I never cease to be absolutely astonished at how “experts” come on toCNBC and tell open-mouthed lies to support their sales pitch, with nocorrections from the anchors. They simply make up any numbers theywant, and nobody says a word. 

On Friday morning, I listened to Morgan Stanley’s Mary Deatherage,head of The Deatherage Group and described as a Wealth Advisor and SeniorInvestment Management Consultant, as she responded to a question asking whether the stock market would go up from here: 

Well look, under no circumstances could we ever saythat the market’s frothy. The trailing price/earnings for the S&Pare 14.9 with a 2% yield… So nobody could say that it’sovervalued. So the question is: Does it go strong fromhere?

No, the trailing S&P 500 price/earnings ratio is not 14.9. She simplymade that number up out of thin air. The S&P 500 P/E ratio is 18.28as of April 12 according to the Wall Street Journal. (See the figure at the bottom of the tables, on the left.)And 18.28 is astronomically “frothy.” 

So Deatherage simply lied, presumably because she wants you to buy stocks throughher so she can make a lot of your money from commissions. One could argue, at worst, she’sdefrauding her clients. Or maybe you’d prefer to believe that shedidn’t know the actual numbers. In that case, she’s incompetent, since knowing the S&P500 P/E ratio is the most basic part of her job. Either way, you’rethe fool if you trust even a penny of your money to Deatherageor to Morgan Stanley.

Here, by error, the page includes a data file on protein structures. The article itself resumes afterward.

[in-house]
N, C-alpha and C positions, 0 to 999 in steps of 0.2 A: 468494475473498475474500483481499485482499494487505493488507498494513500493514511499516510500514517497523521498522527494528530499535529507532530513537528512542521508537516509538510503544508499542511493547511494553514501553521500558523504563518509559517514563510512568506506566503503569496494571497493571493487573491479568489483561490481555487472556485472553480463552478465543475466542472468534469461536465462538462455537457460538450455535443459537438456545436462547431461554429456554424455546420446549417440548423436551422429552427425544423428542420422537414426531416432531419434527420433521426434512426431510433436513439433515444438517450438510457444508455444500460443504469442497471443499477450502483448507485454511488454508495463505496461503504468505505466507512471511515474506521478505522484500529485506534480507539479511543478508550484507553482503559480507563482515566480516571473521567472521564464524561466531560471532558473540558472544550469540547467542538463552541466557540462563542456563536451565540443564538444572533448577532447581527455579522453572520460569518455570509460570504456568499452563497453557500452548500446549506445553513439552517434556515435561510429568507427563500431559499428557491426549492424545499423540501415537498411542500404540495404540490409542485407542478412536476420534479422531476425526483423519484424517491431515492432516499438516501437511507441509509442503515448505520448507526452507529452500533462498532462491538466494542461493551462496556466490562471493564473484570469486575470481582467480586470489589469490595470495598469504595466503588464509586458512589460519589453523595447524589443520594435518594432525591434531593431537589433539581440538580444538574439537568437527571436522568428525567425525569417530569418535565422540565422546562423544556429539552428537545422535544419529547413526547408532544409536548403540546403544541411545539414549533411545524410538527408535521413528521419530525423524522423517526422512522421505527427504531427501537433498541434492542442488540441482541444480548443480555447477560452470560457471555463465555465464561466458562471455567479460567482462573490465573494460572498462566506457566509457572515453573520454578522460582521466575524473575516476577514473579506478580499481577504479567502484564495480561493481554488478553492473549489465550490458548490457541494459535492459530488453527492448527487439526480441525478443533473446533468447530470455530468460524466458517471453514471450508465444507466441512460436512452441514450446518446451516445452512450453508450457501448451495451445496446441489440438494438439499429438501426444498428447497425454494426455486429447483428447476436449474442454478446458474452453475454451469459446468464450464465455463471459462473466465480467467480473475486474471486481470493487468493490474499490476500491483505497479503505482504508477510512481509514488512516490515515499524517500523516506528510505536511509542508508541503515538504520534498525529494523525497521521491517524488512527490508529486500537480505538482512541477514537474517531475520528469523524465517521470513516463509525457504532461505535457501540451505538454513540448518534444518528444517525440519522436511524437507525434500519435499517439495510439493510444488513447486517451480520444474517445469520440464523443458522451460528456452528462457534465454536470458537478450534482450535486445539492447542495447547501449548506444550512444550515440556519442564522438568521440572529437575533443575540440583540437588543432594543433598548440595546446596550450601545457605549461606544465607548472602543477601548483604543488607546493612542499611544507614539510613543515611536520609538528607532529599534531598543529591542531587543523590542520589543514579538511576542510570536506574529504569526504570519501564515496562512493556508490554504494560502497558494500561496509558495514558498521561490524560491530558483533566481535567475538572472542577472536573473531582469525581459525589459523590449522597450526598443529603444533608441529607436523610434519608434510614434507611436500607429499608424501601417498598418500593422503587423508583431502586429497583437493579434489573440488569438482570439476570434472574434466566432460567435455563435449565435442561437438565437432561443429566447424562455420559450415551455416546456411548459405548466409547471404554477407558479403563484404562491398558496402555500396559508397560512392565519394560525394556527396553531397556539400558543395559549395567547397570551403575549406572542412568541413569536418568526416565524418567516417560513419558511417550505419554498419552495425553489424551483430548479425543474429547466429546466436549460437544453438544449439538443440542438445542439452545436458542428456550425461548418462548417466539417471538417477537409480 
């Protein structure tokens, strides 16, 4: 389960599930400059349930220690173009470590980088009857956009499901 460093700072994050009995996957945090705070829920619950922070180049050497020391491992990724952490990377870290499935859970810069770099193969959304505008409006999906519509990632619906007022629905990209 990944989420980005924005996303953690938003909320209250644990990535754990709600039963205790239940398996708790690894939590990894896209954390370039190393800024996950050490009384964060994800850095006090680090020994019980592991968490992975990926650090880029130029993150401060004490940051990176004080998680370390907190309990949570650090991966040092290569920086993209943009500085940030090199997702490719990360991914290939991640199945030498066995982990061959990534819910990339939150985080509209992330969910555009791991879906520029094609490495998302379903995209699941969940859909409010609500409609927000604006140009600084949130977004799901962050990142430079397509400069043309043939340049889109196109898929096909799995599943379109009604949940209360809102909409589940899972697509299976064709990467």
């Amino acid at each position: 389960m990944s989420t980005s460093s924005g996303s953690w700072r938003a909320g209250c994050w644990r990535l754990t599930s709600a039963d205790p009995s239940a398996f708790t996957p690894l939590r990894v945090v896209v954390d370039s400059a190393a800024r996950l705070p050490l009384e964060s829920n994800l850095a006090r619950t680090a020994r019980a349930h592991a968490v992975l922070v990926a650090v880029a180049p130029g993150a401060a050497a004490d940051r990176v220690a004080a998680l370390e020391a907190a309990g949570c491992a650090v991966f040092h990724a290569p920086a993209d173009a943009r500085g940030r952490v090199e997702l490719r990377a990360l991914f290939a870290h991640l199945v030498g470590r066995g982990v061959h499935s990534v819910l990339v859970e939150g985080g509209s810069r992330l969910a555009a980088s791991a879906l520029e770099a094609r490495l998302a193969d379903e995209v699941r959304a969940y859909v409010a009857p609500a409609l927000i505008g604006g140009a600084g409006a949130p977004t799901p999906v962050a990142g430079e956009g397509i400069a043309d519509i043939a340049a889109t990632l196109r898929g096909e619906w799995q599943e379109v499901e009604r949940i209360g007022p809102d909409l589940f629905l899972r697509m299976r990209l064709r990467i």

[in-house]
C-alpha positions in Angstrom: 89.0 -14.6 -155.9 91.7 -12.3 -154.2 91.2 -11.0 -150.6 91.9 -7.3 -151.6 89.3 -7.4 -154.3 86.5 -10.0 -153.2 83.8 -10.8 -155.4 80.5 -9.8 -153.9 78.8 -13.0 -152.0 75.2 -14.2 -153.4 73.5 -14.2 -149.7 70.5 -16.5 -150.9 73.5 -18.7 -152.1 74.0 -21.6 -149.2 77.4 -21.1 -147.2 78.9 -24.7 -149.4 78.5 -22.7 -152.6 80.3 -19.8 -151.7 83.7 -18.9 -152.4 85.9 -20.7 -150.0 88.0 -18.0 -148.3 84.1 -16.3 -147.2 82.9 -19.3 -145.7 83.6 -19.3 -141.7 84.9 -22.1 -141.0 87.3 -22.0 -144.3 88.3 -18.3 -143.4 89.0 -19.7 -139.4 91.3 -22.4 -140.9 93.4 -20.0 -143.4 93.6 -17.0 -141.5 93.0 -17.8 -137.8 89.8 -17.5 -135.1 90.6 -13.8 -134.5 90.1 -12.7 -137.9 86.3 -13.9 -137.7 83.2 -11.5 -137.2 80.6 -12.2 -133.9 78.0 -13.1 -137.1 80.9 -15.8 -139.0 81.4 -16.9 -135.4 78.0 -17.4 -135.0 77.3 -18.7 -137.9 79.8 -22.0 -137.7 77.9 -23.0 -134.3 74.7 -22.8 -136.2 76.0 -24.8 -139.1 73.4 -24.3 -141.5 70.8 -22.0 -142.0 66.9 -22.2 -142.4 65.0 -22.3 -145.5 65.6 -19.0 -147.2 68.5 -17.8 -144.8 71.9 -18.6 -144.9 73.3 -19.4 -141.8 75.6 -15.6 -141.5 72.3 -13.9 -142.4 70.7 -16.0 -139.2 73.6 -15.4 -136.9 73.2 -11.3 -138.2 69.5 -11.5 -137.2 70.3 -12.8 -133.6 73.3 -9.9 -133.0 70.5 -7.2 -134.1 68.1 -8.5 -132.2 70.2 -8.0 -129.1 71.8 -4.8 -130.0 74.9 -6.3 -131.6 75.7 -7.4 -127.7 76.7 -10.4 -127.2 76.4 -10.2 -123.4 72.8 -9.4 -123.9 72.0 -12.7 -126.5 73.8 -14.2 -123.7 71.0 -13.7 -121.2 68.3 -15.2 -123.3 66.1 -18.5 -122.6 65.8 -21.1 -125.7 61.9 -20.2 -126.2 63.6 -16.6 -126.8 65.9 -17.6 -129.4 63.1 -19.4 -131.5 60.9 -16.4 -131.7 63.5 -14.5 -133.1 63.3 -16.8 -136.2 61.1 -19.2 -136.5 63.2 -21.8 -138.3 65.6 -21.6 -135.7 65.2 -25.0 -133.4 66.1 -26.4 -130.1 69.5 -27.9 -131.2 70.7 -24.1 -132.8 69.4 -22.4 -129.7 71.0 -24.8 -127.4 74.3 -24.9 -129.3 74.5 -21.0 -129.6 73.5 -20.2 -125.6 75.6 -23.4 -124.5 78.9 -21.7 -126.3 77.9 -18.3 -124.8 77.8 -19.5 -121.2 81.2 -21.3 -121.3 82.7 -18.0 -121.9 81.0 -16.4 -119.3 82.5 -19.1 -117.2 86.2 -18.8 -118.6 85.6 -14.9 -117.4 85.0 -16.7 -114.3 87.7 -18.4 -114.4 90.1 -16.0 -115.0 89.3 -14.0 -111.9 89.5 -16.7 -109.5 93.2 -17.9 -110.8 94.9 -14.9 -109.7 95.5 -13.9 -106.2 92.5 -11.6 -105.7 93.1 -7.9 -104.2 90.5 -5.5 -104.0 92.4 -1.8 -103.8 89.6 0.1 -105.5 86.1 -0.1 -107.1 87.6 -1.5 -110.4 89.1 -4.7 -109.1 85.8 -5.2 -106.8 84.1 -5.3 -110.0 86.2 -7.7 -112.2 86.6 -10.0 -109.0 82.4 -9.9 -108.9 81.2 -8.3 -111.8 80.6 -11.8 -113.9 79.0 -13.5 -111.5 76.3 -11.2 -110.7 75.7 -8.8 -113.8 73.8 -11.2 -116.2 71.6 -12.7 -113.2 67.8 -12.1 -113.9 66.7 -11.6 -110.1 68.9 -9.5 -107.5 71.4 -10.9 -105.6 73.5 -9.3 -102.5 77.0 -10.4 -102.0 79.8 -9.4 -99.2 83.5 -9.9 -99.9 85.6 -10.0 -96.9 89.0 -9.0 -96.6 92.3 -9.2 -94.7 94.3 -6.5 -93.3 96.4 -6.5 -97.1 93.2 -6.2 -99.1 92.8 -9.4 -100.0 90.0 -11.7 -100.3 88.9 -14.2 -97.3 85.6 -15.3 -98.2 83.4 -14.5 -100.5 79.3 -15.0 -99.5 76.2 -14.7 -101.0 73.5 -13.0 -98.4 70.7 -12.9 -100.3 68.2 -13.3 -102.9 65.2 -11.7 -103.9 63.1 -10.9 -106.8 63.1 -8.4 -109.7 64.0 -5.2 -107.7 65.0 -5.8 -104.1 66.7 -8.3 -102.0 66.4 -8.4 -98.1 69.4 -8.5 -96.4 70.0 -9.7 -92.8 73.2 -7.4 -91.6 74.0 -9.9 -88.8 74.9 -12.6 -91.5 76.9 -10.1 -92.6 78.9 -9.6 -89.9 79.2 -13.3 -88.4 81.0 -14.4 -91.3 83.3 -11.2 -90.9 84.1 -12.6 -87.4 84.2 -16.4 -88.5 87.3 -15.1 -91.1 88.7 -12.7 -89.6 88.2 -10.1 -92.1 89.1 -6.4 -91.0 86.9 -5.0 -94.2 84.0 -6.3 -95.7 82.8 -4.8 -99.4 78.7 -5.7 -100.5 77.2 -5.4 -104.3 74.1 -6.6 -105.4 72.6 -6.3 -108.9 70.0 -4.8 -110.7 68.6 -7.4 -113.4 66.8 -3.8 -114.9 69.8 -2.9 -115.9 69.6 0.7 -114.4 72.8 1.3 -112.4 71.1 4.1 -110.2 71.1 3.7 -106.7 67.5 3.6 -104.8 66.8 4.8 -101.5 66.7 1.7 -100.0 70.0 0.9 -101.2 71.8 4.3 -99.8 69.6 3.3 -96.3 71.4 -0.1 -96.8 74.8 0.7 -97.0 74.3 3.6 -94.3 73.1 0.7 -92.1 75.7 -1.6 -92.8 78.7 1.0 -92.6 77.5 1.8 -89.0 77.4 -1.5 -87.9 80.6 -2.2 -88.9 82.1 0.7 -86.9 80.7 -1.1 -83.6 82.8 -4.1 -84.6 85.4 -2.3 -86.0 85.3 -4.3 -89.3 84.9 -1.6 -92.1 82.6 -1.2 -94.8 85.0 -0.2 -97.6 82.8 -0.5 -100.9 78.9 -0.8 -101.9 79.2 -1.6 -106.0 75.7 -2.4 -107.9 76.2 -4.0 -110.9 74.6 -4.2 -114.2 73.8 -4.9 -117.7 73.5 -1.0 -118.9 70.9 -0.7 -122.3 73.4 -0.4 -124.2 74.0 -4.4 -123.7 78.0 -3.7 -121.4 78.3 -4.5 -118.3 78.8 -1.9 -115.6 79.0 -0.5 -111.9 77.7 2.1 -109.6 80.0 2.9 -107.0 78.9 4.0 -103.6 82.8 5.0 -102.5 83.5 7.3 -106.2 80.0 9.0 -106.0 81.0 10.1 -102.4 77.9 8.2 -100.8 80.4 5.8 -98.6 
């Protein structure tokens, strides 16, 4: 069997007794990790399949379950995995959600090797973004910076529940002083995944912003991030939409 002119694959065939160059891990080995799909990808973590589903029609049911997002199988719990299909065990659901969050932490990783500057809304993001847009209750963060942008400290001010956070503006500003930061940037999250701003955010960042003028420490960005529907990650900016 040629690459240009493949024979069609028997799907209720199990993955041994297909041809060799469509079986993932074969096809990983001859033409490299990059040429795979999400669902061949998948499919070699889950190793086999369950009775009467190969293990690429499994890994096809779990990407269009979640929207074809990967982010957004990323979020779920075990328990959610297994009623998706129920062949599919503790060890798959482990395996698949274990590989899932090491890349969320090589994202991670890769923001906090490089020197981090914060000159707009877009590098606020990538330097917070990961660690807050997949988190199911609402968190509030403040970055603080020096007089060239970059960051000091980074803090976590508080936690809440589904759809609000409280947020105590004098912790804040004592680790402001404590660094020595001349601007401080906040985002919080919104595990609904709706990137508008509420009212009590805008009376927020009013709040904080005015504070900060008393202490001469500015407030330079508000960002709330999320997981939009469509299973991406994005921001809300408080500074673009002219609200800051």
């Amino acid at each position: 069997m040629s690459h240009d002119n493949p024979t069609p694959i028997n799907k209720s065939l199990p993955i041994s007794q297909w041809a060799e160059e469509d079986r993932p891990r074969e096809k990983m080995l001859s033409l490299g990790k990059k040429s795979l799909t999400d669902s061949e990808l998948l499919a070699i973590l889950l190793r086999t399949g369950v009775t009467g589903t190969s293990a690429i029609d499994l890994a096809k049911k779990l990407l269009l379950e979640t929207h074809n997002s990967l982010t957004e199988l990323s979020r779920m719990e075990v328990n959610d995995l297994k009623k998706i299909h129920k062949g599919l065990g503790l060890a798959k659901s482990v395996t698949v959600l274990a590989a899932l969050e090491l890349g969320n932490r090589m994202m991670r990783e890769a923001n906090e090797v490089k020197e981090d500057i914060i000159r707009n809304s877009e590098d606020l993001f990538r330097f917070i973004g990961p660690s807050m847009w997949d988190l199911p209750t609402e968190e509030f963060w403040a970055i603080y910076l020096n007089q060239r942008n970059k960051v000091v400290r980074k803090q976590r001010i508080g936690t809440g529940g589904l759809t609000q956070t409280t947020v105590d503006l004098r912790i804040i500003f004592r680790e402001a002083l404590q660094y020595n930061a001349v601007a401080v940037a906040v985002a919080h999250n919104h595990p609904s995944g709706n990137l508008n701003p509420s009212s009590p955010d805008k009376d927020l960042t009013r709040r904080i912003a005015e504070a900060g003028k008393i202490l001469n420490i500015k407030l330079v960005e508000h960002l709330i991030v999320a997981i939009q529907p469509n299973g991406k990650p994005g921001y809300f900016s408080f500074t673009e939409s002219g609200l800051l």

As was reported in January, arecent court case has caused the release of hundreds of pages ofinternal Morgan Stanley documents that show that, during the mid-2000s, Morgan Stanley employees knowingly lied to clients by sellingthem worthless securities while claiming they were rated “AAA.” As I’vesaid many times, the same people are in the same jobs in the financialindustry, still looking for new ways to defraud people. 

As I wrote in my 2013 Forecast,the S&P 500 price/earnings ratio has been way above average since1995, and by the Law of Mean Reversion, this bubble will burst. The resulting panic will push stock prices below the Dow 3000 level. Ifyou don’t believe that, then ask yourself why one stock brokerafter another goes onto CNBC and lies about stock valuations. 

KEYS: Generational Dynamics, John Kerry, North Korea, South Korea,Park Geun-Hye, Kim Jong-un, Kim Il-sung, Japan,Cyprus, Germany,Morgan Stanley, Mary Deatherage, CNBC